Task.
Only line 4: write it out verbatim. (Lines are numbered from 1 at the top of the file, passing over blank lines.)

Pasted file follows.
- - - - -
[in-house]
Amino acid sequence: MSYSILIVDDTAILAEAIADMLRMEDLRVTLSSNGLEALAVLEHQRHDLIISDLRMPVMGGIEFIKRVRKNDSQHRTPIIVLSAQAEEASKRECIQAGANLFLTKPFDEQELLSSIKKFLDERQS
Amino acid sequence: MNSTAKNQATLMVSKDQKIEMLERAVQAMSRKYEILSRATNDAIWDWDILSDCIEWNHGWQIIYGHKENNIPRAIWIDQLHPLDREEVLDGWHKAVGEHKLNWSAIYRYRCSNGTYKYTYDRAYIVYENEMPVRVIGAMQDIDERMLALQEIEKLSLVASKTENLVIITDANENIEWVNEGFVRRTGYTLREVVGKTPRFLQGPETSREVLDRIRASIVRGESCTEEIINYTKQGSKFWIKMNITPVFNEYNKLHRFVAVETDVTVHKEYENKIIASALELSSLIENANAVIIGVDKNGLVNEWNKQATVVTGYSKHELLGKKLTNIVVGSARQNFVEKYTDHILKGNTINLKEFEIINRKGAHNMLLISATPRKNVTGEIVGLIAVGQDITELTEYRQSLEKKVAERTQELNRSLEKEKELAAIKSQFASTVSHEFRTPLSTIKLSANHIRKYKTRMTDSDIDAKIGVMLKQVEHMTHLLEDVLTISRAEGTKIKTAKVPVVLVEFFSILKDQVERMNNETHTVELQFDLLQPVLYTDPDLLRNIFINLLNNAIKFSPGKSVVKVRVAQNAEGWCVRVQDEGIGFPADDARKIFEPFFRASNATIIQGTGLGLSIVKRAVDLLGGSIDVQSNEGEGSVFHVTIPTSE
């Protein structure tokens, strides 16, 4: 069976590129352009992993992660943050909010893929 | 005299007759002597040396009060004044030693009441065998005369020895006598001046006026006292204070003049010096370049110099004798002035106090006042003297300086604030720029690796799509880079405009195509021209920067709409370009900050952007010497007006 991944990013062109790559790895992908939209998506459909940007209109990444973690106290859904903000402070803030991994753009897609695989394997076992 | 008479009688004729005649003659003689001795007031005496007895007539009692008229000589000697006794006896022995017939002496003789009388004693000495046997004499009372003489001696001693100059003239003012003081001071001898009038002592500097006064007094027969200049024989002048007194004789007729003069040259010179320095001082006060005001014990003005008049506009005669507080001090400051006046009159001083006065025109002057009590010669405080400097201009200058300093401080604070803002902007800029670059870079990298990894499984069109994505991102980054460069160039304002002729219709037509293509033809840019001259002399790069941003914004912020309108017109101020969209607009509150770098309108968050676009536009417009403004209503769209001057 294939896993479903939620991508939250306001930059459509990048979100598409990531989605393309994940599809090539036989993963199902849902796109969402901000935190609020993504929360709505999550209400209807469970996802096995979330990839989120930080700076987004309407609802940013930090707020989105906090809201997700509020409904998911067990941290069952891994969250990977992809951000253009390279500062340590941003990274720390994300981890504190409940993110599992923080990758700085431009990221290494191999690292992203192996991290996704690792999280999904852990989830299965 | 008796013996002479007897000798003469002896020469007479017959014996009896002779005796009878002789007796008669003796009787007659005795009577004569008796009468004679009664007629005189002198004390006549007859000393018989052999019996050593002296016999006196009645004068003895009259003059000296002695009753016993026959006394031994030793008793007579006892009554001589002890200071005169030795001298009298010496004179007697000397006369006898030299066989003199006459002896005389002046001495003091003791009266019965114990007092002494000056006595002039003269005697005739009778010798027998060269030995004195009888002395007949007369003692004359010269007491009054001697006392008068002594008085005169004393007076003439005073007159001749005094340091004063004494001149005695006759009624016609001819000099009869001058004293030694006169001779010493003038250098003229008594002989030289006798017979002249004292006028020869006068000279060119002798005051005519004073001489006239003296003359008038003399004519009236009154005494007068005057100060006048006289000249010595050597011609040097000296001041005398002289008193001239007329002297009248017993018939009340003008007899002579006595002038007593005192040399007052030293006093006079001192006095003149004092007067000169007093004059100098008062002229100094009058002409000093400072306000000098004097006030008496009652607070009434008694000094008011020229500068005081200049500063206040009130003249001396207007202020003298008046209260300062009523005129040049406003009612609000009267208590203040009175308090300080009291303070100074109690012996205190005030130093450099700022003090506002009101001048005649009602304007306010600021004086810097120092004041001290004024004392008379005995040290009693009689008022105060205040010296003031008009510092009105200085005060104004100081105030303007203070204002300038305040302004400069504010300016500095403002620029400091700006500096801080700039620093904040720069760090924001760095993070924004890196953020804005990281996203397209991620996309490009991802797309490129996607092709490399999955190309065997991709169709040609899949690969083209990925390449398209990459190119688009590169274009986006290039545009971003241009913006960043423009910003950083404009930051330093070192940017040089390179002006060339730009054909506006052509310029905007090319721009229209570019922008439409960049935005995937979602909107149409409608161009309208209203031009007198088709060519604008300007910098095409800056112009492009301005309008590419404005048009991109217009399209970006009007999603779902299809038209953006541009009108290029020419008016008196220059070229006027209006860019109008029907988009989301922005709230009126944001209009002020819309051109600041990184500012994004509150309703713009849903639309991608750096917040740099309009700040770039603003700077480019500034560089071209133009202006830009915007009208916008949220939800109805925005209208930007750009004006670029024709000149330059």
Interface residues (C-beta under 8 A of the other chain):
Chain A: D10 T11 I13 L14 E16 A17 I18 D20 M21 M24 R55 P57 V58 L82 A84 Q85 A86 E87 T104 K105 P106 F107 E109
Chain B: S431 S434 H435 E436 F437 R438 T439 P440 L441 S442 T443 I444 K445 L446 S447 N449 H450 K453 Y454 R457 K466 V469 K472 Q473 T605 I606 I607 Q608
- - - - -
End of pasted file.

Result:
């Protein structure tokens, strides 16, 4: 069976590129352009992993992660943050909010893929 | 005299007759002597040396009060004044030693009441065998005369020895006598001046006026006292204070003049010096370049110099004798002035106090006042003297300086604030720029690796799509880079405009195509021209920067709409370009900050952007010497007006 991944990013062109790559790895992908939209998506459909940007209109990444973690106290859904903000402070803030991994753009897609695989394997076992 | 008479009688004729005649003659003689001795007031005496007895007539009692008229000589000697006794006896022995017939002496003789009388004693000495046997004499009372003489001696001693100059003239003012003081001071001898009038002592500097006064007094027969200049024989002048007194004789007729003069040259010179320095001082006060005001014990003005008049506009005669507080001090400051006046009159001083006065025109002057009590010669405080400097201009200058300093401080604070803002902007800029670059870079990298990894499984069109994505991102980054460069160039304002002729219709037509293509033809840019001259002399790069941003914004912020309108017109101020969209607009509150770098309108968050676009536009417009403004209503769209001057 294939896993479903939620991508939250306001930059459509990048979100598409990531989605393309994940599809090539036989993963199902849902796109969402901000935190609020993504929360709505999550209400209807469970996802096995979330990839989120930080700076987004309407609802940013930090707020989105906090809201997700509020409904998911067990941290069952891994969250990977992809951000253009390279500062340590941003990274720390994300981890504190409940993110599992923080990758700085431009990221290494191999690292992203192996991290996704690792999280999904852990989830299965 | 008796013996002479007897000798003469002896020469007479017959014996009896002779005796009878002789007796008669003796009787007659005795009577004569008796009468004679009664007629005189002198004390006549007859000393018989052999019996050593002296016999006196009645004068003895009259003059000296002695009753016993026959006394031994030793008793007579006892009554001589002890200071005169030795001298009298010496004179007697000397006369006898030299066989003199006459002896005389002046001495003091003791009266019965114990007092002494000056006595002039003269005697005739009778010798027998060269030995004195009888002395007949007369003692004359010269007491009054001697006392008068002594008085005169004393007076003439005073007159001749005094340091004063004494001149005695006759009624016609001819000099009869001058004293030694006169001779010493003038250098003229008594002989030289006798017979002249004292006028020869006068000279060119002798005051005519004073001489006239003296003359008038003399004519009236009154005494007068005057100060006048006289000249010595050597011609040097000296001041005398002289008193001239007329002297009248017993018939009340003008007899002579006595002038007593005192040399007052030293006093006079001192006095003149004092007067000169007093004059100098008062002229100094009058002409000093400072306000000098004097006030008496009652607070009434008694000094008011020229500068005081200049500063206040009130003249001396207007202020003298008046209260300062009523005129040049406003009612609000009267208590203040009175308090300080009291303070100074109690012996205190005030130093450099700022003090506002009101001048005649009602304007306010600021004086810097120092004041001290004024004392008379005995040290009693009689008022105060205040010296003031008009510092009105200085005060104004100081105030303007203070204002300038305040302004400069504010300016500095403002620029400091700006500096801080700039620093904040720069760090924001760095993070924004890196953020804005990281996203397209991620996309490009991802797309490129996607092709490399999955190309065997991709169709040609899949690969083209990925390449398209990459190119688009590169274009986006290039545009971003241009913006960043423009910003950083404009930051330093070192940017040089390179002006060339730009054909506006052509310029905007090319721009229209570019922008439409960049935005995937979602909107149409409608161009309208209203031009007198088709060519604008300007910098095409800056112009492009301005309008590419404005048009991109217009399209970006009007999603779902299809038209953006541009009108290029020419008016008196220059070229006027209006860019109008029907988009989301922005709230009126944001209009002020819309051109600041990184500012994004509150309703713009849903639309991608750096917040740099309009700040770039603003700077480019500034560089071209133009202006830009915007009208916008949220939800109805925005209208930007750009004006670029024709000149330059």